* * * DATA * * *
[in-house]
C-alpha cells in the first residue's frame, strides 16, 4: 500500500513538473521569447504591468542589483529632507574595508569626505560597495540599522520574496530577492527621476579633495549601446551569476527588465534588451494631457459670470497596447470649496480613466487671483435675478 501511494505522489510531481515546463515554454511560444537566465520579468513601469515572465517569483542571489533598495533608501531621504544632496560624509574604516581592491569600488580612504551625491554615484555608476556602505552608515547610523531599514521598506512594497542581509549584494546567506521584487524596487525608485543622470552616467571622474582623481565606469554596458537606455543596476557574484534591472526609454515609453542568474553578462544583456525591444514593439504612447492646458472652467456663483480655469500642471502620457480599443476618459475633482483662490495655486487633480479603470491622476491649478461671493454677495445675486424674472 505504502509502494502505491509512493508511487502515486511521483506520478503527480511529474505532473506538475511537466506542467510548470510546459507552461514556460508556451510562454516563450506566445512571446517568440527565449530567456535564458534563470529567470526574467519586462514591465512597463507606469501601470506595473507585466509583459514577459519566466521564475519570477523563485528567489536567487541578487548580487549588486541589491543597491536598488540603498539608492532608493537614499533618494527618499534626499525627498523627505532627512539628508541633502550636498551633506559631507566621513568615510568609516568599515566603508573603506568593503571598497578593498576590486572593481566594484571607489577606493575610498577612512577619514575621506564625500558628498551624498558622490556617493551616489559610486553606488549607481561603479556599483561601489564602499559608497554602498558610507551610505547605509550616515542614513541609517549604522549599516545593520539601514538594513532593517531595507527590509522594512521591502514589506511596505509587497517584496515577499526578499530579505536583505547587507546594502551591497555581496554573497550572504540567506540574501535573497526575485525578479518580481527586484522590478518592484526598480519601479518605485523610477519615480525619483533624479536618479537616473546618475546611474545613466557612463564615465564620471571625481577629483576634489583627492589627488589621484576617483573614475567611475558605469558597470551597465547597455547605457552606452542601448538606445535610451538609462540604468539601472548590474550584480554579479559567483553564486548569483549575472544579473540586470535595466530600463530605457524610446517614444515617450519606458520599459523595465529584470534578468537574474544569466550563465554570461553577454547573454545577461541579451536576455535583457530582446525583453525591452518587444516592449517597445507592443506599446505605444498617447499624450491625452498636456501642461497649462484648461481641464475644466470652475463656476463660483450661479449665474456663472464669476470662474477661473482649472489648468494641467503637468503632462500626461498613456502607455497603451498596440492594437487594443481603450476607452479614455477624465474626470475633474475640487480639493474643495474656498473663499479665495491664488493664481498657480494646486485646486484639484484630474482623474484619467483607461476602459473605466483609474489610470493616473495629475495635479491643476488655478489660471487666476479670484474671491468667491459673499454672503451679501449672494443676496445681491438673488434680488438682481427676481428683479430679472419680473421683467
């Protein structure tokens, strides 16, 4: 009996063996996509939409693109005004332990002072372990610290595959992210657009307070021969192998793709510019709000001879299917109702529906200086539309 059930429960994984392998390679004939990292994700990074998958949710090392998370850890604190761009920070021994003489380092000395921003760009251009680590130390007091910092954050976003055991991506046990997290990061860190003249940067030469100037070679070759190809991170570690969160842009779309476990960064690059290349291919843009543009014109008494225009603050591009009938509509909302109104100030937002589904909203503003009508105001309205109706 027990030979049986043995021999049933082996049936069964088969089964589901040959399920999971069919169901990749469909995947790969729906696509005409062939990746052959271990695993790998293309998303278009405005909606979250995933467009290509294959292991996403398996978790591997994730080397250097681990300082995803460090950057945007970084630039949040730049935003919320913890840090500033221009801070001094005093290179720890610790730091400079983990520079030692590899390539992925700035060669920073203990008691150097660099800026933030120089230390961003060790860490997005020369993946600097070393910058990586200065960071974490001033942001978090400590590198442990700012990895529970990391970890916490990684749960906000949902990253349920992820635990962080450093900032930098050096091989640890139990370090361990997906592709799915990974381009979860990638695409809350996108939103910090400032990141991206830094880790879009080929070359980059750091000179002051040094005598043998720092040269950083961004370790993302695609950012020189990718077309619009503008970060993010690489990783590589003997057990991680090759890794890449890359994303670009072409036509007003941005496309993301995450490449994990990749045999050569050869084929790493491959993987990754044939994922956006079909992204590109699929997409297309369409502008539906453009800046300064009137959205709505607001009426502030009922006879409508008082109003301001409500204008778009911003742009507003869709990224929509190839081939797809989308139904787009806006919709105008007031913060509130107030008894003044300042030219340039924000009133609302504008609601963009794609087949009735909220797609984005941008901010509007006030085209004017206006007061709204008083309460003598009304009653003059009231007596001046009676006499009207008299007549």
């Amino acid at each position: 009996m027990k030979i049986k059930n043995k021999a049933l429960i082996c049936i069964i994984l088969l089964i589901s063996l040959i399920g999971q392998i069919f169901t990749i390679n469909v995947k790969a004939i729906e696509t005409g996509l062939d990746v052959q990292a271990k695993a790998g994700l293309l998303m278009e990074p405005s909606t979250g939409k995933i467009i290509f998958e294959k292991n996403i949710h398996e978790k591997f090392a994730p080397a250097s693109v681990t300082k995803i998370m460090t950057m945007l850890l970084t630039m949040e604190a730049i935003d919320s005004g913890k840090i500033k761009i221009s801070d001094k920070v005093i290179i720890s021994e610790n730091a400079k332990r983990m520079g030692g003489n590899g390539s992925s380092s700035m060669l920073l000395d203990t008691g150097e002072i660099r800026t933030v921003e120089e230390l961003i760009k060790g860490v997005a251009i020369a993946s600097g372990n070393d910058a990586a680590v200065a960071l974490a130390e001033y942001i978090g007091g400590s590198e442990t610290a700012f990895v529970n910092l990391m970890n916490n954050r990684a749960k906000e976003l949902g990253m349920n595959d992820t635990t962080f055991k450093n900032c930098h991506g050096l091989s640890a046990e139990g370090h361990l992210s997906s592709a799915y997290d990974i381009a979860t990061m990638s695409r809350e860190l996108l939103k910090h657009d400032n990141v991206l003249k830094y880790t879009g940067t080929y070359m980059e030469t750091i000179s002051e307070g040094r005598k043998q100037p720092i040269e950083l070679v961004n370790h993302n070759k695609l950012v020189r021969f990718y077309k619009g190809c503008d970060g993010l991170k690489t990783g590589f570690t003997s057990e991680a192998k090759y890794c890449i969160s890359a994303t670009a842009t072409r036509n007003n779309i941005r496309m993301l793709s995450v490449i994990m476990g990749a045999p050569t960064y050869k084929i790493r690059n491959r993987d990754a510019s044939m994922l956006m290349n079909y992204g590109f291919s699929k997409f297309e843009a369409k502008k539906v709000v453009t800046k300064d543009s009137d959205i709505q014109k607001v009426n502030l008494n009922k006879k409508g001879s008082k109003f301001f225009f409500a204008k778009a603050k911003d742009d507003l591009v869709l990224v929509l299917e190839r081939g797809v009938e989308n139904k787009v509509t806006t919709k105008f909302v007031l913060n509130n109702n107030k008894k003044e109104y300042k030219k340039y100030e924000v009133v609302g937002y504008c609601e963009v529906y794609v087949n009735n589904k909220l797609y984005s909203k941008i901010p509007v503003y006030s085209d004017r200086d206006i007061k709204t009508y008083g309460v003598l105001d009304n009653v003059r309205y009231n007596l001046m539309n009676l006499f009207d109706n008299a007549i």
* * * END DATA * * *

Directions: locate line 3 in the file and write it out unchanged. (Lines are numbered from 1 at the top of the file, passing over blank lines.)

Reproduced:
């Protein structure tokens, strides 16, 4: 009996063996996509939409693109005004332990002072372990610290595959992210657009307070021969192998793709510019709000001879299917109702529906200086539309 059930429960994984392998390679004939990292994700990074998958949710090392998370850890604190761009920070021994003489380092000395921003760009251009680590130390007091910092954050976003055991991506046990997290990061860190003249940067030469100037070679070759190809991170570690969160842009779309476990960064690059290349291919843009543009014109008494225009603050591009009938509509909302109104100030937002589904909203503003009508105001309205109706 027990030979049986043995021999049933082996049936069964088969089964589901040959399920999971069919169901990749469909995947790969729906696509005409062939990746052959271990695993790998293309998303278009405005909606979250995933467009290509294959292991996403398996978790591997994730080397250097681990300082995803460090950057945007970084630039949040730049935003919320913890840090500033221009801070001094005093290179720890610790730091400079983990520079030692590899390539992925700035060669920073203990008691150097660099800026933030120089230390961003060790860490997005020369993946600097070393910058990586200065960071974490001033942001978090400590590198442990700012990895529970990391970890916490990684749960906000949902990253349920992820635990962080450093900032930098050096091989640890139990370090361990997906592709799915990974381009979860990638695409809350996108939103910090400032990141991206830094880790879009080929070359980059750091000179002051040094005598043998720092040269950083961004370790993302695609950012020189990718077309619009503008970060993010690489990783590589003997057990991680090759890794890449890359994303670009072409036509007003941005496309993301995450490449994990990749045999050569050869084929790493491959993987990754044939994922956006079909992204590109699929997409297309369409502008539906453009800046300064009137959205709505607001009426502030009922006879409508008082109003301001409500204008778009911003742009507003869709990224929509190839081939797809989308139904787009806006919709105008007031913060509130107030008894003044300042030219340039924000009133609302504008609601963009794609087949009735909220797609984005941008901010509007006030085209004017206006007061709204008083309460003598009304009653003059009231007596001046009676006499009207008299007549």